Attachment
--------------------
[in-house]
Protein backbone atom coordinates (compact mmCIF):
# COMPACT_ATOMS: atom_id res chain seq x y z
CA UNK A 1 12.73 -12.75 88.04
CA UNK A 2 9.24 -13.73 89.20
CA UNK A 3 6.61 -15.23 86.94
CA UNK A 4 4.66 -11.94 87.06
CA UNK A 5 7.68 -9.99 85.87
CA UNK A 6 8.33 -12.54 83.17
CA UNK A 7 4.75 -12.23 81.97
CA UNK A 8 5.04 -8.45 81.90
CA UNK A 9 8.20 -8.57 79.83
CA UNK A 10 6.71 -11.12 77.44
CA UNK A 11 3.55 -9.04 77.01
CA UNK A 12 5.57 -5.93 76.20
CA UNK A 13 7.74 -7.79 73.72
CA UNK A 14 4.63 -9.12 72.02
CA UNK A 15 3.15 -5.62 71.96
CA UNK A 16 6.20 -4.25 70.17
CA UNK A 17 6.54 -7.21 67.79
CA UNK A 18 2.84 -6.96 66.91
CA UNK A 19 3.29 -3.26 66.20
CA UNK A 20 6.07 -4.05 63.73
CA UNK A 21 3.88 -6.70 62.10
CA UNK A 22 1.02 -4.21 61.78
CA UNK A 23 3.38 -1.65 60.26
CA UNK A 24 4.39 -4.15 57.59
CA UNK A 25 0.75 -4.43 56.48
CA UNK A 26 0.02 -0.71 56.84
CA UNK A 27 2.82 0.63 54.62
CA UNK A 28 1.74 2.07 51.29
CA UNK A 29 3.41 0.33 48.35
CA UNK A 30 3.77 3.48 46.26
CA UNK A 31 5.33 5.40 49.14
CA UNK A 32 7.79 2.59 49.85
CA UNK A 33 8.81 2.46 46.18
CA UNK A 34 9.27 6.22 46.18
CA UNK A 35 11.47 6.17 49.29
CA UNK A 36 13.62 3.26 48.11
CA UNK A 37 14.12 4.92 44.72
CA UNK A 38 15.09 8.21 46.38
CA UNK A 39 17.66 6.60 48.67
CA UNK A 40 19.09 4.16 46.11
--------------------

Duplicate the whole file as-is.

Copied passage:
[in-house]
Protein backbone atom coordinates (compact mmCIF):
# COMPACT_ATOMS: atom_id res chain seq x y z
CA UNK A 1 12.73 -12.75 88.04
CA UNK A 2 9.24 -13.73 89.20
CA UNK A 3 6.61 -15.23 86.94
CA UNK A 4 4.66 -11.94 87.06
CA UNK A 5 7.68 -9.99 85.87
CA UNK A 6 8.33 -12.54 83.17
CA UNK A 7 4.75 -12.23 81.97
CA UNK A 8 5.04 -8.45 81.90
CA UNK A 9 8.20 -8.57 79.83
CA UNK A 10 6.71 -11.12 77.44
CA UNK A 11 3.55 -9.04 77.01
CA UNK A 12 5.57 -5.93 76.20
CA UNK A 13 7.74 -7.79 73.72
CA UNK A 14 4.63 -9.12 72.02
CA UNK A 15 3.15 -5.62 71.96
CA UNK A 16 6.20 -4.25 70.17
CA UNK A 17 6.54 -7.21 67.79
CA UNK A 18 2.84 -6.96 66.91
CA UNK A 19 3.29 -3.26 66.20
CA UNK A 20 6.07 -4.05 63.73
CA UNK A 21 3.88 -6.70 62.10
CA UNK A 22 1.02 -4.21 61.78
CA UNK A 23 3.38 -1.65 60.26
CA UNK A 24 4.39 -4.15 57.59
CA UNK A 25 0.75 -4.43 56.48
CA UNK A 26 0.02 -0.71 56.84
CA UNK A 27 2.82 0.63 54.62
CA UNK A 28 1.74 2.07 51.29
CA UNK A 29 3.41 0.33 48.35
CA UNK A 30 3.77 3.48 46.26
CA UNK A 31 5.33 5.40 49.14
CA UNK A 32 7.79 2.59 49.85
CA UNK A 33 8.81 2.46 46.18
CA UNK A 34 9.27 6.22 46.18
CA UNK A 35 11.47 6.17 49.29
CA UNK A 36 13.62 3.26 48.11
CA UNK A 37 14.12 4.92 44.72
CA UNK A 38 15.09 8.21 46.38
CA UNK A 39 17.66 6.60 48.67
CA UNK A 40 19.09 4.16 46.11